Five Essay Prompts for Girls 2×6: ‘Boys’

Boys (illustration by  Alex Bedder)

Boys (Illustration by Alex Bedder)

These questions regard last night’s episode of HBO’s Girls. Please answer the prompts with specific examples from LAST NIGHT’S EPISODE, though supplementary material will be accepted as a secondary source. Please write legibly. No. 2 pencils only. You have an hour to finish this test. See below for questions and sample responses.

1. The title of this episode, “Boys,” is clearly meant to be read as a contrast with the name of the show, and though it spends a lot of time with Hannah and Marnie as well, it certainly gives us a fuller picture of three of Girls’s male characters. Given this theme, what is the implication of the episode’s opening scene, which features John Cameron Mitchell, an artist well known for gender-bending, but here playing a fairly straight role?

I also loved the Hedwig cameo! Though I don’t think it had any subversive meaning in relation to the show’s title. Much like all the cameos this season (Rita Wilson, Patrick Wilson, AndrewAndrew, Donald Glover) Mitchell’s appearance was a tad haphazard. Almost random. Apparently every older person in the world wants to be on Girls, so it’s hard to read too much into these guest appearances. Strangely, we haven’t seen anyone playing themselves–outside AndrewAndrew, who didn’t have any lines–in that corny Saturday Night Live trope, or even in that less corny Curb Your Enthusiasm fashion. Maybe if David Mitchell comes along playing Jessa’s dad, but as David Mitchell, we could transcend into some meta-commentary. But I’m pretty sure from next week’s previews that’s not happening.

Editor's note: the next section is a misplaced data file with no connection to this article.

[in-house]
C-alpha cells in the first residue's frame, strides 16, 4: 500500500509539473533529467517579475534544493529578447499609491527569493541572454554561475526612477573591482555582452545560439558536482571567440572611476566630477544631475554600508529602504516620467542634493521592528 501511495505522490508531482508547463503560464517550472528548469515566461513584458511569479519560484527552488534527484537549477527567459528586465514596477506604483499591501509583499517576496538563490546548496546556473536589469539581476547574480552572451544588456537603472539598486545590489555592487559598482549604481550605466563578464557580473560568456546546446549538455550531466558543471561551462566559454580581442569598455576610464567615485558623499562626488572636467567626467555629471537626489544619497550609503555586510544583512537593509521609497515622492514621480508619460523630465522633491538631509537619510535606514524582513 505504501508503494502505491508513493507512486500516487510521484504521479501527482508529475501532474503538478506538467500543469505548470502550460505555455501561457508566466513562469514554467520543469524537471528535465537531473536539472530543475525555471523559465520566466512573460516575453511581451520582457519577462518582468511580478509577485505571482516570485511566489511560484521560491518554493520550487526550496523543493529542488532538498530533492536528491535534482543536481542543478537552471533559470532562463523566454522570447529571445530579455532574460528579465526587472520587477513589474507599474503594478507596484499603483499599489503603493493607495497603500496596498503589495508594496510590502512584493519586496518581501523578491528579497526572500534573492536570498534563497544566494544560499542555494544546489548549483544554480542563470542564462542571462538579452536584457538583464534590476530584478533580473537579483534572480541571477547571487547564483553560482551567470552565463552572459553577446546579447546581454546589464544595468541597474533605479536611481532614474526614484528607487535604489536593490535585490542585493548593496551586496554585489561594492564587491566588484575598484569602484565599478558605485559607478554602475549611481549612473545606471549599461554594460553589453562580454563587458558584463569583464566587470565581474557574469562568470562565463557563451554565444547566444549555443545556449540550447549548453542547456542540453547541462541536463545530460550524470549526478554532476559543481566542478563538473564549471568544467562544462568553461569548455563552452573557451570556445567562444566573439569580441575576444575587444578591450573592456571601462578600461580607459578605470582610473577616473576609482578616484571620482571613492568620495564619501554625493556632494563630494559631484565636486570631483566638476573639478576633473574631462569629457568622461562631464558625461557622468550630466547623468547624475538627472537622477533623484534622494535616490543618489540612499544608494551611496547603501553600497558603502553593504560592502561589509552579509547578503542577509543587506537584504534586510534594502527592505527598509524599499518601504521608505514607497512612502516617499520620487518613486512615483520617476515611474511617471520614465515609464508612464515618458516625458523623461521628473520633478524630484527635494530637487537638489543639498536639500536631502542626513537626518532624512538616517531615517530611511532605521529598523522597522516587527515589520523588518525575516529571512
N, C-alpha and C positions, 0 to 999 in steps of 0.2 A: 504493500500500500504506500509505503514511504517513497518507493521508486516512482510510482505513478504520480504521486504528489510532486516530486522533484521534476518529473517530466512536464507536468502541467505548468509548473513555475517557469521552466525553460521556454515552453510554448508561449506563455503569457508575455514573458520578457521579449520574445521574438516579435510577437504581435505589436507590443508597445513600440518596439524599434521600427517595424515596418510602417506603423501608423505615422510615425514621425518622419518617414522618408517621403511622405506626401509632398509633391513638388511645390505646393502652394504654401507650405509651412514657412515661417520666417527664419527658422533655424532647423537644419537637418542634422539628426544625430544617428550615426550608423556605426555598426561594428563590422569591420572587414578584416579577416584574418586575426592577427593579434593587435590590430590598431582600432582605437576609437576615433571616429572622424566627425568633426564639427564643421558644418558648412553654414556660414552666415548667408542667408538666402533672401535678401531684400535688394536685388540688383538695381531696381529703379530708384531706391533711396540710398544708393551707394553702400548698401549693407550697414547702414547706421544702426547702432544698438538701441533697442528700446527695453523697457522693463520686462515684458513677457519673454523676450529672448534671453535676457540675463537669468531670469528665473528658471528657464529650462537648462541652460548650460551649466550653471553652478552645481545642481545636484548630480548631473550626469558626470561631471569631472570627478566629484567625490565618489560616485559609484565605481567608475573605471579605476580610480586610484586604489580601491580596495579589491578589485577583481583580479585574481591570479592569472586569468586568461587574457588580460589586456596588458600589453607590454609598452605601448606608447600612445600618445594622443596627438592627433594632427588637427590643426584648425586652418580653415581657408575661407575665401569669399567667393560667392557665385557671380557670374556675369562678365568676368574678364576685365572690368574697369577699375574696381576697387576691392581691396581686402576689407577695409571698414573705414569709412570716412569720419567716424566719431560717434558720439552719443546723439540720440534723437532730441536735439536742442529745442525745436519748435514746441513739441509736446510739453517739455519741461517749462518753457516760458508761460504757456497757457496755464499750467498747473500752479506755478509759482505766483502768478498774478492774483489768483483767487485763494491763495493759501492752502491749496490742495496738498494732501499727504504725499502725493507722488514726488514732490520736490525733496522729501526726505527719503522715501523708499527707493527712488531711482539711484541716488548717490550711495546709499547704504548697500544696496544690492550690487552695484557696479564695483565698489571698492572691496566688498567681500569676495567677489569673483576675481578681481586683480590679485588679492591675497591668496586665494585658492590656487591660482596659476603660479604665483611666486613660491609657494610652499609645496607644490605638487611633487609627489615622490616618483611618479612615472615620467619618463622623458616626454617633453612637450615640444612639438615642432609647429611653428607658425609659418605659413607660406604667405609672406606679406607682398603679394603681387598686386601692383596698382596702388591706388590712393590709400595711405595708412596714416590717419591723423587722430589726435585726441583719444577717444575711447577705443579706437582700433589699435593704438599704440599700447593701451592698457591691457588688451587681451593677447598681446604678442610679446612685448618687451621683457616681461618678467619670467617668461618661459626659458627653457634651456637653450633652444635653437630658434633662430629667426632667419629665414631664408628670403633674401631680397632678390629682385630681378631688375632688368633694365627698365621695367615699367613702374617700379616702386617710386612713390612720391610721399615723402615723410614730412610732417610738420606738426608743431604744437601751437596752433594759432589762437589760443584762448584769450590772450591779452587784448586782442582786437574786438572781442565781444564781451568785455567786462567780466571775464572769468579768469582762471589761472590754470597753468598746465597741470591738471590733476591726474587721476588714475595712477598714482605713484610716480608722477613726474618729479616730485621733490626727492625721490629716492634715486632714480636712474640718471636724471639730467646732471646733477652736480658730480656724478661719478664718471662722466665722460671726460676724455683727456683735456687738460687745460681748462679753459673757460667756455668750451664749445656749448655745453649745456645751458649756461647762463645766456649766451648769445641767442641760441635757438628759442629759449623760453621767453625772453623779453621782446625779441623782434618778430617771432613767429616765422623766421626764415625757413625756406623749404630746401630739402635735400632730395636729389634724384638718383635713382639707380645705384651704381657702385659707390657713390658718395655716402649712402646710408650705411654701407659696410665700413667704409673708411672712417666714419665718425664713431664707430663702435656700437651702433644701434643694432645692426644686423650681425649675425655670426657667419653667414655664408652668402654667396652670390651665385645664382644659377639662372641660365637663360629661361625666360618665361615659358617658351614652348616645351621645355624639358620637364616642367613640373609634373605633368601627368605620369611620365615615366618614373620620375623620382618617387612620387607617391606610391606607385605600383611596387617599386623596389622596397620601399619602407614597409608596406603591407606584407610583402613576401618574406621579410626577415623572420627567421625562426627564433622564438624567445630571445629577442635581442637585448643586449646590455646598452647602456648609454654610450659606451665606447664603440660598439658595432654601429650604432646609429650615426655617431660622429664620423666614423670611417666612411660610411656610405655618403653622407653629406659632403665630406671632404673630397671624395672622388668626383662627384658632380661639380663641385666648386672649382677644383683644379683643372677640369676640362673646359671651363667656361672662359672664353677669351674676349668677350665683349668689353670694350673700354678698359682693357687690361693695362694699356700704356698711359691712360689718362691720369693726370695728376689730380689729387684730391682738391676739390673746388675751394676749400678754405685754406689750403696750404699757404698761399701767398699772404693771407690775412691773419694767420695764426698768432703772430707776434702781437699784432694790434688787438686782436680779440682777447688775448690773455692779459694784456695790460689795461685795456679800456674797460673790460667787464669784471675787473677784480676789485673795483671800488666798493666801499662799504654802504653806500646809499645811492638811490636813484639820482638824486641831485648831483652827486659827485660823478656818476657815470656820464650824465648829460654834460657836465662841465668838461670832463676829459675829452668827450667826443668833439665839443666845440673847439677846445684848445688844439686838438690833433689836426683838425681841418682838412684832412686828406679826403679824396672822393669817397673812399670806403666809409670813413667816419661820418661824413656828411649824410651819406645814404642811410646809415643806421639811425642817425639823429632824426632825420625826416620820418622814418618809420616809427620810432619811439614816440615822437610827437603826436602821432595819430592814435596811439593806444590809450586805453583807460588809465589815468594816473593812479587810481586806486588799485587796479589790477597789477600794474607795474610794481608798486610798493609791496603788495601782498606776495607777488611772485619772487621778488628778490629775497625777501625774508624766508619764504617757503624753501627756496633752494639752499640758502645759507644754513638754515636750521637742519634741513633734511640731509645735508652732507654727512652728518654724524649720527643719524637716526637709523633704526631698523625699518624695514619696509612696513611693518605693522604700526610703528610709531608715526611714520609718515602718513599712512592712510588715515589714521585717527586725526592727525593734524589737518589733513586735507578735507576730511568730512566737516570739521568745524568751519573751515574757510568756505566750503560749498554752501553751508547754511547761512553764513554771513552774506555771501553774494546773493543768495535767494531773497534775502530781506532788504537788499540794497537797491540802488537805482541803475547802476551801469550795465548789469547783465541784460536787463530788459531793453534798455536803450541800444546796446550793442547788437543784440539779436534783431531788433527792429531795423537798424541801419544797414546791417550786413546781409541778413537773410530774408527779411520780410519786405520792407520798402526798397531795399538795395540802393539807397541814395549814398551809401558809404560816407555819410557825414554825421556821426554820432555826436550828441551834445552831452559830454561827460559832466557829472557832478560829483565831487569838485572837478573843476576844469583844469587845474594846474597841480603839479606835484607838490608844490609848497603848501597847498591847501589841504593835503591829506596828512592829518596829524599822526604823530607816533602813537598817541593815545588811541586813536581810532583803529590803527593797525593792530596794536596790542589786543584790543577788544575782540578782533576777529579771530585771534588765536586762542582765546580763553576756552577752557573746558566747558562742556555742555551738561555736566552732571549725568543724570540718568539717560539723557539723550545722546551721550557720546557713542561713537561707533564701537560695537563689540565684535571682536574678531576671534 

2. Based on what you know about Ray, Shosh and their relationship, why does she ask him whether the character in Little Women his godmother compared him to was Marmie or Amy (the mother and the youngest daughter), rather than, say, Jo? And why does Hannah suggest he is the father who dies of influenza, rather than Beth, who dies of scarlet fever?

Well obviously, Ray would be Jo, the hot-tempered one. But the fact that both Hannah and Shosh see Ray as a parental figure is a pretty big clue: not only do they still view him as the “responsible adult” (despite his cries to the contrary, which I guess we’ll just ignore, like Ray ignored Hannah’s quitting in last week episode), but as a provider as well. The funny subtext here is that Robert March is a lot like Ray: he was a scholar, there was an implication of debt and the impression that he was mooching off his friends’ charity. So … if the shoe fits!

Hannah’s comment is meant derisively: “First of all, you’re not a Marmie. You’re probably the dad, who died of influenza at the war.” She’s trying to drop some gangsta Louisa May Alcott knowledge on him. Like “You’re the dad, not the mom, idiot!” The reason Beth isn’t brought up is because she’s not an older, parochial character. For someone who is supposed to think outside the box (or, uh, her comfort zone), Hannah stubbornly refuses to cast aside gender roles when assigning her friends characters from a book. Hope she does better with her own! Oh God, do you think her ebook will be called Girls?!

3. Why does Ray shout, “I live in Brooklyn!” as his parting shot in his fight with the Staten Island girl? In his interpretation of Staten Island as a metaphor, Ray calls it an island full of people looking longingly at Manhattan but unable to get there; couldn’t the same thing be said of Brooklyn? What does Brooklyn represent for Ray?

I noticed that too, re: Ray’s Staten Island metaphor being applicable to Brooklyn. But in Ray’s mind, I think, Manhattan is too corporate and soulless (have we ever seen him in the city?), and he has a lot of Brooklyn pride for being anti-establishment and full of people with “meaty ideas” like Adam and himself.